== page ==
During an instruction flight, in an aerodrome circuit, one of the tail rotor blades failed. The
resulting unbalance caused the separation of the tail rotor and second blade, followed by the loss
of control in flight of the helicopter, and its collision with the ground. The failure of the first blade
at one of its fastening points was caused by progressive fatigue damage. What caused this fatigue
damage and its propagation speed could not be determined. The modification to the design of the
root of the LH212 tail rotor blade with respect to that of the Dragonfly (used to substantiate the
design of the tail rotor) may have contributed to reducing the fatigue life of these parts.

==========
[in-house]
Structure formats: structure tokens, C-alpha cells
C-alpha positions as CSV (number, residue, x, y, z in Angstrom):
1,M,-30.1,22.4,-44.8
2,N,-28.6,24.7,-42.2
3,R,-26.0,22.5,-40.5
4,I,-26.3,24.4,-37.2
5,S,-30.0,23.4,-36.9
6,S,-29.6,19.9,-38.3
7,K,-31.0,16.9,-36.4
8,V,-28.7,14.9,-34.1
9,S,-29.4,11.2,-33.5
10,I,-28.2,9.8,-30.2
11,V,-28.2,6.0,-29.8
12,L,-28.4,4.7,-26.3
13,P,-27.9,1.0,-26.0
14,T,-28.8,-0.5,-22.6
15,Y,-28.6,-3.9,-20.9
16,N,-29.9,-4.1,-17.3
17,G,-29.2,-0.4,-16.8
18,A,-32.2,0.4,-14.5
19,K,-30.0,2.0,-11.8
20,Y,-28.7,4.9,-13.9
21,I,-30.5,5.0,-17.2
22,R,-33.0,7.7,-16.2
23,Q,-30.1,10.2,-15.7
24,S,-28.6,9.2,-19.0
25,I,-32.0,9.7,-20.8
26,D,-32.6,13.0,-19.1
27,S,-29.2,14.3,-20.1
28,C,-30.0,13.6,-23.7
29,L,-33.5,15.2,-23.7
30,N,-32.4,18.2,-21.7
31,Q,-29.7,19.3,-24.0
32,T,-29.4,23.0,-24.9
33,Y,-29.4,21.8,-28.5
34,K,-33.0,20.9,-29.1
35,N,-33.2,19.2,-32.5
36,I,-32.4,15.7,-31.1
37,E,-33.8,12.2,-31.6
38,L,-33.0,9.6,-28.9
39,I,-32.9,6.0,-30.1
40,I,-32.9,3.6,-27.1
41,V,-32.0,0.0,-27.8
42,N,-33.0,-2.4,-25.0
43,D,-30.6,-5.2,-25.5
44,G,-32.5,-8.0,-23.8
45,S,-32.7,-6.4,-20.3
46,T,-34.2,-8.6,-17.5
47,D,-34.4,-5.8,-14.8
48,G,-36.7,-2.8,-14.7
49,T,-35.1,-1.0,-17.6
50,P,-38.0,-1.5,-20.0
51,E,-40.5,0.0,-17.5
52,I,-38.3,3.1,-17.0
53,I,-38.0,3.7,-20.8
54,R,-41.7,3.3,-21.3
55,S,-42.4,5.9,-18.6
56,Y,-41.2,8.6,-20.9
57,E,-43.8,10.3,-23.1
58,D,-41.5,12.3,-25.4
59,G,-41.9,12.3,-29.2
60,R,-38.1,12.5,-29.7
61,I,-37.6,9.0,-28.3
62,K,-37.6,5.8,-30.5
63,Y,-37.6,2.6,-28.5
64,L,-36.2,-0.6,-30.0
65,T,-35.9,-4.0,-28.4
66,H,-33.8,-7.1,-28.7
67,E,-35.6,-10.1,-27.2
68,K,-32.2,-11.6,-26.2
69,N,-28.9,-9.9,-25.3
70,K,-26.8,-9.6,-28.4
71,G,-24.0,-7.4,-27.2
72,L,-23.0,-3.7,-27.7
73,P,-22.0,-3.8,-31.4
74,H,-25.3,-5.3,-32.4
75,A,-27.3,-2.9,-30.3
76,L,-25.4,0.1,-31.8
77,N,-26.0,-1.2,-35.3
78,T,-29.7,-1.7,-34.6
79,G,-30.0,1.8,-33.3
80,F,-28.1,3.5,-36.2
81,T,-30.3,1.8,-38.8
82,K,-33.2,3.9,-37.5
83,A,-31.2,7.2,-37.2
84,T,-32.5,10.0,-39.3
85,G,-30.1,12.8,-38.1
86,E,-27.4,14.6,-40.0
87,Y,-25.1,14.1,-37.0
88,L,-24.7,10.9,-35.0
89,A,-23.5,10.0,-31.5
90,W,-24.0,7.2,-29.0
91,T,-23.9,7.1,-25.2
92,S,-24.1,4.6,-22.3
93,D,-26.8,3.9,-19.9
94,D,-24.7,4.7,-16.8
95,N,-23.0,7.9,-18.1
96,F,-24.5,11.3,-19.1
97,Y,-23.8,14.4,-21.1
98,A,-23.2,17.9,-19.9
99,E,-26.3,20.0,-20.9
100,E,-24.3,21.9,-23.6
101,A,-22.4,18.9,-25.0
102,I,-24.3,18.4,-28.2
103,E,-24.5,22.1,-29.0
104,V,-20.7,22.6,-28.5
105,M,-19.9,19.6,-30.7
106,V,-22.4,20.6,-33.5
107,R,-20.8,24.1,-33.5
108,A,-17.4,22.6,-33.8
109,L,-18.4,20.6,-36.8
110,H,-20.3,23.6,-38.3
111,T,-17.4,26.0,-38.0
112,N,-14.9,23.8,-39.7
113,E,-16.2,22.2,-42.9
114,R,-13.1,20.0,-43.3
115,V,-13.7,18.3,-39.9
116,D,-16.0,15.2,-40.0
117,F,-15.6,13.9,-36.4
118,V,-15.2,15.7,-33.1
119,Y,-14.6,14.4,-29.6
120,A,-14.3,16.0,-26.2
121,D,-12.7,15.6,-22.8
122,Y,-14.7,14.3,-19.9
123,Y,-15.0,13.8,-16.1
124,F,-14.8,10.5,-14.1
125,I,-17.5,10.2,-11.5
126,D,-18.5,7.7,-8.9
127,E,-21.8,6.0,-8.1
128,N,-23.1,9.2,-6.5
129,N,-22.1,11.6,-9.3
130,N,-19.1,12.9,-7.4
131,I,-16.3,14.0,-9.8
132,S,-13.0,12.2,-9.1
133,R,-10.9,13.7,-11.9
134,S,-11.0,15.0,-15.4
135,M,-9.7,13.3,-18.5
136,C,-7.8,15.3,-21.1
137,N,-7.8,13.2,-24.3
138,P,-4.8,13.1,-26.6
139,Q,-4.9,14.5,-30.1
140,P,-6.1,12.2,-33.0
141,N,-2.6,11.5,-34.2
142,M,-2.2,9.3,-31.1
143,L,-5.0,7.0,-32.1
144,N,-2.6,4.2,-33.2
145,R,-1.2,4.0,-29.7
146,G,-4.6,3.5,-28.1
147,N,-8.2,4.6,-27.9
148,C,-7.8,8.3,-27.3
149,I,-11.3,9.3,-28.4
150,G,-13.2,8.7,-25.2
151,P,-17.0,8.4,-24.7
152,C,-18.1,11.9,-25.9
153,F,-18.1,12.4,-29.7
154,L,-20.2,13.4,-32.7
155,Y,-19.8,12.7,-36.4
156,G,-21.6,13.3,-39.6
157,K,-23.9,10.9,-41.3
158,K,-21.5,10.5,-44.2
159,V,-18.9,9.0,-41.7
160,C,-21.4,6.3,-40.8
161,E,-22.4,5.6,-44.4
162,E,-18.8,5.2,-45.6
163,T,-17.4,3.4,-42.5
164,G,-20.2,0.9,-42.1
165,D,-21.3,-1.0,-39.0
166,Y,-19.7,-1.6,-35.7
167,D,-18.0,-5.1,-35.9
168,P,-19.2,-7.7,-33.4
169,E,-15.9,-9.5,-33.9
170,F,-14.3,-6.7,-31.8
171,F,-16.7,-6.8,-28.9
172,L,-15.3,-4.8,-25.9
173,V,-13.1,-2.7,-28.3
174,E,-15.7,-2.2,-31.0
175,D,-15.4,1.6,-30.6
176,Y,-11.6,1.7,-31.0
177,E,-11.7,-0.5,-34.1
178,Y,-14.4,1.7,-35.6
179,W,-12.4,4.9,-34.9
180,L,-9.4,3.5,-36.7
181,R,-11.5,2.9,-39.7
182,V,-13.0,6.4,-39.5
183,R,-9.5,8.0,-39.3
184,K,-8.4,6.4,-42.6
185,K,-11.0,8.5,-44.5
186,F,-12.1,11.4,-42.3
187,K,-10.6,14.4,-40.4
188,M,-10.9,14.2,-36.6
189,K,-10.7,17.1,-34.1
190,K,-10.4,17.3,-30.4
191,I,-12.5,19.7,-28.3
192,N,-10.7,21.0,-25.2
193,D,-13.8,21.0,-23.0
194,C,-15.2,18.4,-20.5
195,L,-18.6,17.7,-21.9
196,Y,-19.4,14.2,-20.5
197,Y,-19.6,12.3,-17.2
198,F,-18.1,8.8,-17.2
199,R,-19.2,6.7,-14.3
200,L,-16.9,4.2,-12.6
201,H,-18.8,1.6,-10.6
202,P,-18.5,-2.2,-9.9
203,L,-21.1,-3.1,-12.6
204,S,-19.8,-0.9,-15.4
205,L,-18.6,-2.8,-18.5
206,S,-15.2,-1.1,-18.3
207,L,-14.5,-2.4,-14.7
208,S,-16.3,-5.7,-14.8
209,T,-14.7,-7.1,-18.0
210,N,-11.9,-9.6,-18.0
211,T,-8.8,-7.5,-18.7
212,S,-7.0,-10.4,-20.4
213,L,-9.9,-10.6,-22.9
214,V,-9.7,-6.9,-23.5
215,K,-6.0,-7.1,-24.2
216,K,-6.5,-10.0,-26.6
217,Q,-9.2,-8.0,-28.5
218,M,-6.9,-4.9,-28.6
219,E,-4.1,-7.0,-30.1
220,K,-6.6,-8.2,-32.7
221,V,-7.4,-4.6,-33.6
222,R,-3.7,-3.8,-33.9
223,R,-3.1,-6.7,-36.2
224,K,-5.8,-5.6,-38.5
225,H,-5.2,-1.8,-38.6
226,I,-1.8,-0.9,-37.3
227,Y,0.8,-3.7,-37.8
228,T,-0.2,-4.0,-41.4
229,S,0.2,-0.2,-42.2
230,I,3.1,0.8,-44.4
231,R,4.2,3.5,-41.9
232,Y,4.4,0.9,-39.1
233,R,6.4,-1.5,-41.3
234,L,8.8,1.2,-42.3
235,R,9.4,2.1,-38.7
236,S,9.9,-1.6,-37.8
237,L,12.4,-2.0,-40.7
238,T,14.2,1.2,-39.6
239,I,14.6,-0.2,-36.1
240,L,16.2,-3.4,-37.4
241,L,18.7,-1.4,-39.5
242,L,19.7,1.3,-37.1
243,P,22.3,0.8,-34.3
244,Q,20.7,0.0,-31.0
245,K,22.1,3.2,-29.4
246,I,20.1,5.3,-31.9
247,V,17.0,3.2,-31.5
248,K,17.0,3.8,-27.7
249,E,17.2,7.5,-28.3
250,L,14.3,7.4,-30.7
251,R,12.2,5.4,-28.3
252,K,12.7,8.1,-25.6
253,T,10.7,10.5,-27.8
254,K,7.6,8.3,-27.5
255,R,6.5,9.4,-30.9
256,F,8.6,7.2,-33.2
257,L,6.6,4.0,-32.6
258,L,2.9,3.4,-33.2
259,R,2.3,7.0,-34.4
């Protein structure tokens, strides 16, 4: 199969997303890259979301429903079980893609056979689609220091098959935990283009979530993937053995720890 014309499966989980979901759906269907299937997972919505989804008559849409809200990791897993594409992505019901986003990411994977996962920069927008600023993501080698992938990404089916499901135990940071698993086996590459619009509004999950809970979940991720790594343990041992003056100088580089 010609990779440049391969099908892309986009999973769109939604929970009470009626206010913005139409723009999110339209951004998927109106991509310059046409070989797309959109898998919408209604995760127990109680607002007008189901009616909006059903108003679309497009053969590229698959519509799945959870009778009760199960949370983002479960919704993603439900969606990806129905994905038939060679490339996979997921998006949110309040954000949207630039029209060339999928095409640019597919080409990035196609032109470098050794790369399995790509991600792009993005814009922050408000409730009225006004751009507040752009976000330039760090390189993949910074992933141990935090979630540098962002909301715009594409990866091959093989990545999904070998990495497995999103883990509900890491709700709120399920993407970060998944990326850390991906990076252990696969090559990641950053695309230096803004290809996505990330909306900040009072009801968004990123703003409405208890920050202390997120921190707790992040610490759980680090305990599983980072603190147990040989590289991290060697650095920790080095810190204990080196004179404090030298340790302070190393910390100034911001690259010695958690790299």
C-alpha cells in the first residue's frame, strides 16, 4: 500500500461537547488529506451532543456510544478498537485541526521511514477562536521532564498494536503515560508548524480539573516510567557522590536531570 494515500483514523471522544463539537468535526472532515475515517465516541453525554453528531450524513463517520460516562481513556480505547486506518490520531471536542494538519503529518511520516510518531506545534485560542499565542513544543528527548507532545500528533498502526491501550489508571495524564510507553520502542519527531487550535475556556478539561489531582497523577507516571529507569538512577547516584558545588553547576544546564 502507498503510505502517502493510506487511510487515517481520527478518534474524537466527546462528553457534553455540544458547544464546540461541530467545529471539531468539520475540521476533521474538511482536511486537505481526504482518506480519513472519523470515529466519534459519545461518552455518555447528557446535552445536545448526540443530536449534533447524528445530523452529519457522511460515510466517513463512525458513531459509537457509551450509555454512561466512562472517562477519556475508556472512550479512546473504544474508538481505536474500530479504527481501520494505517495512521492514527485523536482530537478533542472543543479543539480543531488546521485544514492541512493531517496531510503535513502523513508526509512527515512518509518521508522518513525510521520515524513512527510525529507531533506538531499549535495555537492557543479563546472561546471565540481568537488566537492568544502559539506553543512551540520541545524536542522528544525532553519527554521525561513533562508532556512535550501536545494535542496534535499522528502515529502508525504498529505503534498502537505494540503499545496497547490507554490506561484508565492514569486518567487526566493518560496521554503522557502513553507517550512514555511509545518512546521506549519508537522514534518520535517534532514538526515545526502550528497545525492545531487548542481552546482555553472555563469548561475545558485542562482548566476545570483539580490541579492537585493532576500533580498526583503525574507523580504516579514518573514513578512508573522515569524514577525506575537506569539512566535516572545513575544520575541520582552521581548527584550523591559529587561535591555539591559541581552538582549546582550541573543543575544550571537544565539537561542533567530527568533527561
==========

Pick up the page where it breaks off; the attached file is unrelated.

On the failure of the blade followed by the separation of the tail rotor, the only manoeuvre likely
to limit the consequences of the accident was the immediate performance of an autorotation.
A similar scenario had occurred 17 months earlier on one of the tail rotor blades of another LH212
flown by the same operator. In this case, the consequences were only material and the damage
sequence leading up to the event was not identified by the operator.
The examinations conducted by the BEA showed that, due to the location of the incipient crack
zone, it was difficult to search for damage on a blade in service, before it had become extensive,
using conventional workshop methods.